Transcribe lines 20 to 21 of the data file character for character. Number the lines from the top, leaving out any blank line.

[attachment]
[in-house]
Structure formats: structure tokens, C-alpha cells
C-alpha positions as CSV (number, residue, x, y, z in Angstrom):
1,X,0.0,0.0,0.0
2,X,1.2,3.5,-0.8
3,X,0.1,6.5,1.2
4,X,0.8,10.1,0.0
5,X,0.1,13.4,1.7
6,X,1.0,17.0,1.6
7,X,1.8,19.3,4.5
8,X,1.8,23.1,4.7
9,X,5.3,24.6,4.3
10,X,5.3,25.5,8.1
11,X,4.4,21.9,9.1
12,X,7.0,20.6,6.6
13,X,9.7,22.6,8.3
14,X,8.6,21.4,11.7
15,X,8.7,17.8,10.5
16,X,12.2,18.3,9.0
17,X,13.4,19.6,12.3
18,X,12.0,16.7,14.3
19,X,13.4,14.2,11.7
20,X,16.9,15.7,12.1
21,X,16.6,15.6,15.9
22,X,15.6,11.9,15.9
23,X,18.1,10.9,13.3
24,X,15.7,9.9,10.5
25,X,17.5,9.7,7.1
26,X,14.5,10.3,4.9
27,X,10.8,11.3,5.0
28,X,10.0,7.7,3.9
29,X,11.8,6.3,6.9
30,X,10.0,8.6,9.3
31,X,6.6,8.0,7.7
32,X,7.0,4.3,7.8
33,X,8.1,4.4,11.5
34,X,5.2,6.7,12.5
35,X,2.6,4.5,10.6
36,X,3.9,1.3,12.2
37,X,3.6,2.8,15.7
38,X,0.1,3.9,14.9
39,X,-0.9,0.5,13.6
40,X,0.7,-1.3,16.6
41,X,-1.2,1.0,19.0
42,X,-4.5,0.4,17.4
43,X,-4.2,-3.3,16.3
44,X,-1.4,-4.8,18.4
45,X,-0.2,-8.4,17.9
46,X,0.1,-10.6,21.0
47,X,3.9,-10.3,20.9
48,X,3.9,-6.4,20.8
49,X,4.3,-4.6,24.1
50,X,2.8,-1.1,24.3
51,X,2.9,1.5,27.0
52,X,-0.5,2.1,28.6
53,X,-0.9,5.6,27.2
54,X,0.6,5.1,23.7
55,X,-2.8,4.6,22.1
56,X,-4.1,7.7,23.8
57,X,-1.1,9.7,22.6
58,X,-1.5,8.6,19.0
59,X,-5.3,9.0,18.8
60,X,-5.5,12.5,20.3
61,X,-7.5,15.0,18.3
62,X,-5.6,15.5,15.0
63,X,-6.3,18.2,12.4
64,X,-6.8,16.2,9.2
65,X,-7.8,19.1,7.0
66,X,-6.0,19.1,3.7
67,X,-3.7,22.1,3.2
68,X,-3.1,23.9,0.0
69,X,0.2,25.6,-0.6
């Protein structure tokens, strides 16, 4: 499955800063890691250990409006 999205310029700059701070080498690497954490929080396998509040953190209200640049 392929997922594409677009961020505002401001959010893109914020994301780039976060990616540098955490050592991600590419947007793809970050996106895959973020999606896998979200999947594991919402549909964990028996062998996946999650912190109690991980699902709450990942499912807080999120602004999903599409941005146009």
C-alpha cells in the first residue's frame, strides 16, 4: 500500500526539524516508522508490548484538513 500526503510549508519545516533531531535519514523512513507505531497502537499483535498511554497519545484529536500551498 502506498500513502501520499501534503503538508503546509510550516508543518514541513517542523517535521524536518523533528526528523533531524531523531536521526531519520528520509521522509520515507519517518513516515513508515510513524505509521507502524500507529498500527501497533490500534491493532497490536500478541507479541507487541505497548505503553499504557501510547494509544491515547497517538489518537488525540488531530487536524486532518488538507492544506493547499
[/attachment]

17,X,13.4,19.6,12.3
18,X,12.0,16.7,14.3